# Logistic Regression

The following demo regards a standard logistic regression model via maximum likelihood or exponential loss. This can serve as an entry point for those starting out to the wider world of computational statistics as maximum likelihood is the fundamental approach used in most applied statistics, but which is also a key aspect of the Bayesian approach. Exponential loss is not confined to the standard GLM setting, but is widely used in more predictive/‘algorithmic’ approaches e.g. in machine learning and elsewhere.

This follows the linear regression model approach.

## Data Setup

Predictors and target. This follows the same approach as the linear regression example, but now draws the target variable from the binomial distribution with size = 1.

library(tidyverse)

set.seed(1235)  # ensures replication

N = 10000 # sample size
k = 2     # number of desired predictors
X = matrix(rnorm(N * k), ncol = k)

# the linear predictor
lp = -.5 + .2*X[, 1] + .5*X[, 2] # increasing N will get estimated values closer to these

y = rbinom(N, size = 1, prob = plogis(lp))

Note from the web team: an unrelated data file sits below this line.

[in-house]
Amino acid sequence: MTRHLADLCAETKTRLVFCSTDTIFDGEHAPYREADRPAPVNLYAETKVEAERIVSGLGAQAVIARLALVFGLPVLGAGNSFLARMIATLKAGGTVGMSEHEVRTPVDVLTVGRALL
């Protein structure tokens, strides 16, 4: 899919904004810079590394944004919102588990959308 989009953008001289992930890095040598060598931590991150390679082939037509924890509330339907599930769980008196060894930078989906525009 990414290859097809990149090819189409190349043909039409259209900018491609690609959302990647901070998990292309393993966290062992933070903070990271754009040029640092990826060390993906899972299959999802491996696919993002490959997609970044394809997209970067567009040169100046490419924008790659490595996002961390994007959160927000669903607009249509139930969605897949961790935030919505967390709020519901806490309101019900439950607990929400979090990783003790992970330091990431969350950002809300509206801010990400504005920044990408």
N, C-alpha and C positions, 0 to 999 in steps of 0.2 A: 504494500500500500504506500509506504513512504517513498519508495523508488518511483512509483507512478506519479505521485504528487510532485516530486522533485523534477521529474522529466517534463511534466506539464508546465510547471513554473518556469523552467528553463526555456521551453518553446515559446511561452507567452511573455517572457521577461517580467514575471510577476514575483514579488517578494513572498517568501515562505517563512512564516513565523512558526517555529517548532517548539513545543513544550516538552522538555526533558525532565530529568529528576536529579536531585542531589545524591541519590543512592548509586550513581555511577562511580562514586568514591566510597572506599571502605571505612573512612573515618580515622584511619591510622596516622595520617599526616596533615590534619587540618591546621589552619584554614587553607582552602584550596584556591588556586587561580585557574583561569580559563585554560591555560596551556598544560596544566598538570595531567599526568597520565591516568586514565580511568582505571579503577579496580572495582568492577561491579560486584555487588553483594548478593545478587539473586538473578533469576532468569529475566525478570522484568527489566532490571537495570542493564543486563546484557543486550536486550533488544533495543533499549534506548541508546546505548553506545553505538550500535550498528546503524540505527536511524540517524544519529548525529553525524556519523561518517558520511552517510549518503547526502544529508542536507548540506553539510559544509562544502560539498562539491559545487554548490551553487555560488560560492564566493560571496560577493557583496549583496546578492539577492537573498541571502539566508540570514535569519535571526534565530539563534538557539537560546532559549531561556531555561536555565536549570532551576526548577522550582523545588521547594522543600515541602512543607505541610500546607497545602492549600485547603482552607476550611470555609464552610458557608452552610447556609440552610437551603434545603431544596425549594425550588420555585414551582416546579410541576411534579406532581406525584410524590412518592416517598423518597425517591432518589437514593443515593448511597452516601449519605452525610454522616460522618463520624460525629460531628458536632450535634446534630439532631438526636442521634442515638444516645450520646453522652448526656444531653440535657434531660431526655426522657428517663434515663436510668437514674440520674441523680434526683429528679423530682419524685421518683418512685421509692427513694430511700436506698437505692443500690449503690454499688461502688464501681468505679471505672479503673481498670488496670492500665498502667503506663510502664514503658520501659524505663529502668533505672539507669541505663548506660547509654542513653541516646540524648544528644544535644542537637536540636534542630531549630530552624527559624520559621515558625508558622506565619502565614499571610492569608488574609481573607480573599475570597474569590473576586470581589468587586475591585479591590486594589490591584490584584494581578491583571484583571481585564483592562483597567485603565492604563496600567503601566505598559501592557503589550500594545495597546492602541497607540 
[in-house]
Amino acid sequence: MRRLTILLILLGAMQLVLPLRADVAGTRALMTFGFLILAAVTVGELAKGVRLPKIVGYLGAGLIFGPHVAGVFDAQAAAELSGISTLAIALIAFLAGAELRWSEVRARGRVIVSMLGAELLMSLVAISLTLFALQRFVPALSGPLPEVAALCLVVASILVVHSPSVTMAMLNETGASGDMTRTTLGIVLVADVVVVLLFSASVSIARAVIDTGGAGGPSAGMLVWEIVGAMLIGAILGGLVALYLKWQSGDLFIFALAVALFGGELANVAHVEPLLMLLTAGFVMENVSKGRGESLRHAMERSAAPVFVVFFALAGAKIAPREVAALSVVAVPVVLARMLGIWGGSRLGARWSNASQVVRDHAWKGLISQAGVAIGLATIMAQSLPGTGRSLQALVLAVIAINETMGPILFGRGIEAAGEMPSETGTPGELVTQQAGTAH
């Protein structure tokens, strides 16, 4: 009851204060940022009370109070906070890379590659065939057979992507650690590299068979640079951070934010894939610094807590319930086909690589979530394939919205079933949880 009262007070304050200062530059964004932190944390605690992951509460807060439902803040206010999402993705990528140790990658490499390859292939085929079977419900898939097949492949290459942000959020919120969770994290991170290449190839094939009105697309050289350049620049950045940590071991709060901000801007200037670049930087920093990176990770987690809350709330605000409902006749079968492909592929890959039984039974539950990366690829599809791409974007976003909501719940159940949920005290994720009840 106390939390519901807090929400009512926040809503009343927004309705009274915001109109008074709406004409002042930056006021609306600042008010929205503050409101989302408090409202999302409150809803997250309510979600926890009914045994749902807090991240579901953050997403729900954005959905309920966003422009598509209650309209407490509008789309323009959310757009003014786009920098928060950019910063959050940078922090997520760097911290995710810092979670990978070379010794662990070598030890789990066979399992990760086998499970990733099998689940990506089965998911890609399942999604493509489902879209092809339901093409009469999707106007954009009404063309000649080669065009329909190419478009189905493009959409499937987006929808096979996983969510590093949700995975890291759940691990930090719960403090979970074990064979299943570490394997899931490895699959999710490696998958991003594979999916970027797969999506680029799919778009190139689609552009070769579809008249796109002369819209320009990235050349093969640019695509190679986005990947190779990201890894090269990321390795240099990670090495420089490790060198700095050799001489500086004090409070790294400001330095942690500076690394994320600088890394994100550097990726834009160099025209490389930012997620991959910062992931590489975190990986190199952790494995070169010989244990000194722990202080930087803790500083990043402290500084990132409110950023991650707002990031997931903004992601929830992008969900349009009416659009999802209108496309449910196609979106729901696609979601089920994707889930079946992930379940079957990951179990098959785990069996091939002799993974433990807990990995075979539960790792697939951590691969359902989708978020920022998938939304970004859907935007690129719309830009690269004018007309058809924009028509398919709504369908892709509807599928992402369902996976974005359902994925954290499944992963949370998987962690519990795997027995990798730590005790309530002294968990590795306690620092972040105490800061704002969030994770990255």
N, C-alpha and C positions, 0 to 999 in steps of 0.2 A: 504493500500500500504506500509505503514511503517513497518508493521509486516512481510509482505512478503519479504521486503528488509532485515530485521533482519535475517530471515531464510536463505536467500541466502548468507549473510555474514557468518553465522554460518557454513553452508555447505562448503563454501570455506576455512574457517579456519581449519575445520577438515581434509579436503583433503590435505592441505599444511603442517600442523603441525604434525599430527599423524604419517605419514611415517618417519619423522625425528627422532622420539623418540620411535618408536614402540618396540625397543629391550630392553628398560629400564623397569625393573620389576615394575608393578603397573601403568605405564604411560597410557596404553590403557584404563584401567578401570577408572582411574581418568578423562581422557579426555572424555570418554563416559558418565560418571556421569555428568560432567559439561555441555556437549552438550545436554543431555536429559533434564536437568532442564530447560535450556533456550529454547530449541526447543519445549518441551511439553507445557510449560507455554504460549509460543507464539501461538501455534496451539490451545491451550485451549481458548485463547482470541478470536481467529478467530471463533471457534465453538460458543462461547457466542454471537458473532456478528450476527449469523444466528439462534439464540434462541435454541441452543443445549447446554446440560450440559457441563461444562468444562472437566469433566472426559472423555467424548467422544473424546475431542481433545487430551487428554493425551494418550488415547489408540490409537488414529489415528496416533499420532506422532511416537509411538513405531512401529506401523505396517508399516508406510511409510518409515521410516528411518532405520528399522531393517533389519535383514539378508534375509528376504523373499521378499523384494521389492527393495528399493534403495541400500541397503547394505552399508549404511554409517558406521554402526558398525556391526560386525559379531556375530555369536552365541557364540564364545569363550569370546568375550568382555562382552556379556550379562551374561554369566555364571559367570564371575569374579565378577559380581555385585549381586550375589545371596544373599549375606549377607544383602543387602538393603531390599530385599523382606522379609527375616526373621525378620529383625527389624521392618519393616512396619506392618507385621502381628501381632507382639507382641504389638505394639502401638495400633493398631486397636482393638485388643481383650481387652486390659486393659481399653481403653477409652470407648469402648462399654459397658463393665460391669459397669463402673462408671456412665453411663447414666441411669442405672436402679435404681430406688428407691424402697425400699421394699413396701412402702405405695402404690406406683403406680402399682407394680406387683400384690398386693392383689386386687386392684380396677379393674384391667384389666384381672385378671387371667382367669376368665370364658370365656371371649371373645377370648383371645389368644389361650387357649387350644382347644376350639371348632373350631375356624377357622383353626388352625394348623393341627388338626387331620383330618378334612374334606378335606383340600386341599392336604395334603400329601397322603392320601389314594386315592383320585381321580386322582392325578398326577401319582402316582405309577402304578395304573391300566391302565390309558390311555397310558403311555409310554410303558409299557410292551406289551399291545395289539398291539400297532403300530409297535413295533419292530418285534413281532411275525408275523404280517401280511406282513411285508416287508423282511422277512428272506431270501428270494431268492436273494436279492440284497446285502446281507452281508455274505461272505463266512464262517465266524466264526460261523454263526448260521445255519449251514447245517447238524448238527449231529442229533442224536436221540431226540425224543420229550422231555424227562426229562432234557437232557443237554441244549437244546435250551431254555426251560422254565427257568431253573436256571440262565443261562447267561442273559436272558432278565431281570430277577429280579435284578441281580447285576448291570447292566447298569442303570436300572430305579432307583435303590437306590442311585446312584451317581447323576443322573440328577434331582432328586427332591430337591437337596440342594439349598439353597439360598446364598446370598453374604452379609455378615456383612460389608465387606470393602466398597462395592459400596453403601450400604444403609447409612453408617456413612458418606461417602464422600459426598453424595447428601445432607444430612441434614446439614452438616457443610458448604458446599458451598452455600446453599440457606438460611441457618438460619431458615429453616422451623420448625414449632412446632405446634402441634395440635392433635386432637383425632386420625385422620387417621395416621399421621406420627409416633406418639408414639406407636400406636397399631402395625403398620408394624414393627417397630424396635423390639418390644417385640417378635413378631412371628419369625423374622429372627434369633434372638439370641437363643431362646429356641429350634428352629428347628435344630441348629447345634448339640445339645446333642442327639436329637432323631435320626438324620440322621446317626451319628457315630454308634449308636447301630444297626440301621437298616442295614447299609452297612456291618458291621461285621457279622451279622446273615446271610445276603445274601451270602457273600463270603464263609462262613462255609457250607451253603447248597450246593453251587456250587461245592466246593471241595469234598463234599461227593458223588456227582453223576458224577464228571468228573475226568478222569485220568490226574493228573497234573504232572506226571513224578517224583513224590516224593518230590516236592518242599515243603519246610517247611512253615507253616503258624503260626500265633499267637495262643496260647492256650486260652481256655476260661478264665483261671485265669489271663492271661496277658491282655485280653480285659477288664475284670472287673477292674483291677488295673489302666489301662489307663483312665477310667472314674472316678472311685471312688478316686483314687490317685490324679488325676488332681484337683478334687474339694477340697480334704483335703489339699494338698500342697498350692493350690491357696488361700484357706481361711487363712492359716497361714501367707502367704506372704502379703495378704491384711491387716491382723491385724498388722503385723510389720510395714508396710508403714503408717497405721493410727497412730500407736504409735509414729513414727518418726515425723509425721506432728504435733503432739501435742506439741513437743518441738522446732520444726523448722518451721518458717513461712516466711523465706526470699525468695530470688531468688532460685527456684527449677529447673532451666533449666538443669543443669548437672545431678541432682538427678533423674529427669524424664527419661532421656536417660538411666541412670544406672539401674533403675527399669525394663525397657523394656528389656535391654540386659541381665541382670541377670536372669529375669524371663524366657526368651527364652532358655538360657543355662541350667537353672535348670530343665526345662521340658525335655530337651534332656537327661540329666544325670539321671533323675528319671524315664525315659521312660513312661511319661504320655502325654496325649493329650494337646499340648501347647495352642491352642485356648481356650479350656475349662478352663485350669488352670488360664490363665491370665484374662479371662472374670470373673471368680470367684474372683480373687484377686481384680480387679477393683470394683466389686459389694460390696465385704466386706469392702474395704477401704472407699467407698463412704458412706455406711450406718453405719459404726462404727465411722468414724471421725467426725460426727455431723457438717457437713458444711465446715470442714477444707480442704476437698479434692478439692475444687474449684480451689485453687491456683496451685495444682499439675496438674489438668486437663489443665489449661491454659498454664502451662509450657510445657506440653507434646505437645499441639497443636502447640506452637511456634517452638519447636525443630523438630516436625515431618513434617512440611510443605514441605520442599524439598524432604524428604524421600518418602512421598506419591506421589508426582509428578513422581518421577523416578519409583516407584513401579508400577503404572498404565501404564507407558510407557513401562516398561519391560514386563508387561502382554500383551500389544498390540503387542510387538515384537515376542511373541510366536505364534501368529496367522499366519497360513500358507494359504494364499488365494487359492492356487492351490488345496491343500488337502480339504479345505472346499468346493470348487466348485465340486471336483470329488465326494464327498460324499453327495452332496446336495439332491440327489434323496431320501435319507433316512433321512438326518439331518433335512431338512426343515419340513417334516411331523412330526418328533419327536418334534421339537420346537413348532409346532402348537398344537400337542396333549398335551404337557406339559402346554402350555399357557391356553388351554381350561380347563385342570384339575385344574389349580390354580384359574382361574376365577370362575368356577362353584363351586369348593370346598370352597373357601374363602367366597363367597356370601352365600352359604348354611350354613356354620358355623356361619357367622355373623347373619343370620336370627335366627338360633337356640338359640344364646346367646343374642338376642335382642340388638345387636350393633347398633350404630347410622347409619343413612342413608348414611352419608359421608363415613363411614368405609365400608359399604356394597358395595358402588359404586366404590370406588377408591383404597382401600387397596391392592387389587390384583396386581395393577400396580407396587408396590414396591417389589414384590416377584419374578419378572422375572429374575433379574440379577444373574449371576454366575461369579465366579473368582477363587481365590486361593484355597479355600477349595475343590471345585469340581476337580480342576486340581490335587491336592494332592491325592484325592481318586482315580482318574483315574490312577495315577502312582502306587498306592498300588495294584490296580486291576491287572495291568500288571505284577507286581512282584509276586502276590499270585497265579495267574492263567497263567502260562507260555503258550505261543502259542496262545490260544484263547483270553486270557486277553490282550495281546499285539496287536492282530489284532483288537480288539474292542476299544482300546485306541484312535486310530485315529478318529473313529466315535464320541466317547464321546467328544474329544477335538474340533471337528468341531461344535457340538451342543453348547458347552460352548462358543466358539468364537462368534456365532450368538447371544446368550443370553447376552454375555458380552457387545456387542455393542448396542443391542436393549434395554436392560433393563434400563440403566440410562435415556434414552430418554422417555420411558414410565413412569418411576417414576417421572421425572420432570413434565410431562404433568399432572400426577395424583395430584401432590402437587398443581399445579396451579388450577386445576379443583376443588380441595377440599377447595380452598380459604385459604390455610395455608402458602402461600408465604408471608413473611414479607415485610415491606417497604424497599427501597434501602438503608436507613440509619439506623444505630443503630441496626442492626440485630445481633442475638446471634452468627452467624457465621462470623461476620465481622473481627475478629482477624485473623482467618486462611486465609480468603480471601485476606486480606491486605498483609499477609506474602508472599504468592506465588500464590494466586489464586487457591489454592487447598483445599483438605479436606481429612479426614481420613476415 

dfXy = data.frame(X, y)

## Functions

A maximum likelihood approach.

logreg_ml <- function(par, X, y) {
# Arguments
# par: parameters to be estimated
# X: predictor matrix with intercept column
# y: target

# setup
beta = par                                # coefficients
N = nrow(X)

# linear predictor
LP = X %*% beta                           # linear predictor
mu = plogis(LP)                           # logit link

# calculate likelihood
L = dbinom(y, size = 1, prob = mu, log = TRUE)         # log likelihood
#   L =  y*log(mu) + (1 - y)*log(1-mu)    # alternate log likelihood form

-sum(L)                                   # optim by default is minimization, and we want to maximize the likelihood
}

Another approach via exponential loss function.

logreg_exp <- function(par, X, y) {
# Arguments
# par: parameters to be estimated
# X: predictor matrix with intercept column
# y: target

# setup
beta = par                                   # coefficients

# linear predictor
LP = X %*% beta                              # linear predictor

# calculate exponential loss function (convert y to -1:1 from 0:1)
L = sum(exp(-ifelse(y, 1, -1) * .5 * LP))
}

## Estimation

Setup for use with optim.

X = cbind(1, X)

# initial values

init = rep(0, ncol(X))
names(init) = c('intercept', 'b1', 'b2')

fit_ml = optim(
par = init,
fn  = logreg_ml,
X   = X,
y   = y,
control = list(reltol = 1e-8)
)

fit_exp = optim(
par = init,
fn  = logreg_exp,
X   = X,
y   = y,
control = list(reltol = 1e-15)
)

pars_ml  = fit_ml$par pars_exp = fit_exp$par

## Comparison

Compare to glm.

fit_glm = glm(y ~ ., dfXy, family = binomial)
intercept b1 b2
fit_ml -0.504 0.248 0.503
fit_exp -0.503 0.245 0.501
fit_glm -0.504 0.248 0.503

## Python

The above is available as a Python demo in the supplemental section.